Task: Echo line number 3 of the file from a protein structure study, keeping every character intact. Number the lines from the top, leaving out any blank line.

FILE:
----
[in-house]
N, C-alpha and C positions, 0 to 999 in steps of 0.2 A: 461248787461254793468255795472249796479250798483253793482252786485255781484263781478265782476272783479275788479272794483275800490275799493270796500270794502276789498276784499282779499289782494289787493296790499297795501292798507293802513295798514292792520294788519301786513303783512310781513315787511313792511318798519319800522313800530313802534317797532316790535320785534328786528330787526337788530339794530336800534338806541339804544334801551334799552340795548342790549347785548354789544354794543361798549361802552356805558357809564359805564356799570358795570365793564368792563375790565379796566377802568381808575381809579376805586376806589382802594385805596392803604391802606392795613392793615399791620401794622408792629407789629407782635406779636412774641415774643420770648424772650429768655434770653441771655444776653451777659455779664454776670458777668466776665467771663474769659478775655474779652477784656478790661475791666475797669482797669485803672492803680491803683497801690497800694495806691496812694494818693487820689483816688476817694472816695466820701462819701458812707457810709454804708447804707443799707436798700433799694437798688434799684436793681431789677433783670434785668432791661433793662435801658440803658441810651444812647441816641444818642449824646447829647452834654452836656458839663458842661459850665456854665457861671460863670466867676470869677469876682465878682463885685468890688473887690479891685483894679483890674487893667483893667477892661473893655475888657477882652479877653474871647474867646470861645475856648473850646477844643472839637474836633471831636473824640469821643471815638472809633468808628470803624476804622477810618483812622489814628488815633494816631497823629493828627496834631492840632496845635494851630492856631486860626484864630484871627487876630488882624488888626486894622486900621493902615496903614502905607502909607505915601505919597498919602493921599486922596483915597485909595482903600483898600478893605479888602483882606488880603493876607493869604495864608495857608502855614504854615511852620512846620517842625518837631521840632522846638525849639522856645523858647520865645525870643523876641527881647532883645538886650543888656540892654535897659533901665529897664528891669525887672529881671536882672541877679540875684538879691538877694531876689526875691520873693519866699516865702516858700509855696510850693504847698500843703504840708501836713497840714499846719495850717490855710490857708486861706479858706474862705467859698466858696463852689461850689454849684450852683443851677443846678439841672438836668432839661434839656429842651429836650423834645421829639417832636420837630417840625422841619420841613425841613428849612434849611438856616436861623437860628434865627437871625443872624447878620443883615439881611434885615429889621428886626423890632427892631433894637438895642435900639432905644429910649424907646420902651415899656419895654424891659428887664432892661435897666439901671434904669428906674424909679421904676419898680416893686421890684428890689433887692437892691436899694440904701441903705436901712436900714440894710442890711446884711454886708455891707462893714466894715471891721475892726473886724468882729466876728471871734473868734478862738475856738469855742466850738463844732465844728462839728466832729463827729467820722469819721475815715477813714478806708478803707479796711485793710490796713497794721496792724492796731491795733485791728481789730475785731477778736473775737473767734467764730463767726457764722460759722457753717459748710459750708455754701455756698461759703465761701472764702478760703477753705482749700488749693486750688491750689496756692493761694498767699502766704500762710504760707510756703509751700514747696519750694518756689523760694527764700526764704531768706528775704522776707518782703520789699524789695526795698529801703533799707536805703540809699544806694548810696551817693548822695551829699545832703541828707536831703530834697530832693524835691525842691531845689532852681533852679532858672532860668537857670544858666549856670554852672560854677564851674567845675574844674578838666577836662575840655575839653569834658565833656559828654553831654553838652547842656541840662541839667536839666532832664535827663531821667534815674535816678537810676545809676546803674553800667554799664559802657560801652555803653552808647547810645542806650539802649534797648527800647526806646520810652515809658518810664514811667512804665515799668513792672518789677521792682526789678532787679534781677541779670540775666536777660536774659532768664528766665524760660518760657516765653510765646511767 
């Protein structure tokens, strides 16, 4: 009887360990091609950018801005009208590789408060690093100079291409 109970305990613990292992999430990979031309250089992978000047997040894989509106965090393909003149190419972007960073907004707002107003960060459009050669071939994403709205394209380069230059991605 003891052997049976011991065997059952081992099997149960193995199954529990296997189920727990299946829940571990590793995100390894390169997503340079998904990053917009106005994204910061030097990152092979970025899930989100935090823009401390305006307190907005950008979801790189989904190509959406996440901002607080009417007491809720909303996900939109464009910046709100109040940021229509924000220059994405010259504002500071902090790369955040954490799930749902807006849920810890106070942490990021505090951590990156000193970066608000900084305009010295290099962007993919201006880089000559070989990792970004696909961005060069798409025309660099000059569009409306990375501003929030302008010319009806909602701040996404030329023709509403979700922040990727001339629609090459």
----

């Protein structure tokens, strides 16, 4: 009887360990091609950018801005009208590789408060690093100079291409 109970305990613990292992999430990979031309250089992978000047997040894989509106965090393909003149190419972007960073907004707002107003960060459009050669071939994403709205394209380069230059991605 003891052997049976011991065997059952081992099997149960193995199954529990296997189920727990299946829940571990590793995100390894390169997503340079998904990053917009106005994204910061030097990152092979970025899930989100935090823009401390305006307190907005950008979801790189989904190509959406996440901002607080009417007491809720909303996900939109464009910046709100109040940021229509924000220059994405010259504002500071902090790369955040954490799930749902807006849920810890106070942490990021505090951590990156000193970066608000900084305009010295290099962007993919201006880089000559070989990792970004696909961005060069798409025309660099000059569009409306990375501003929030302008010319009806909602701040996404030329023709509403979700922040990727001339629609090459």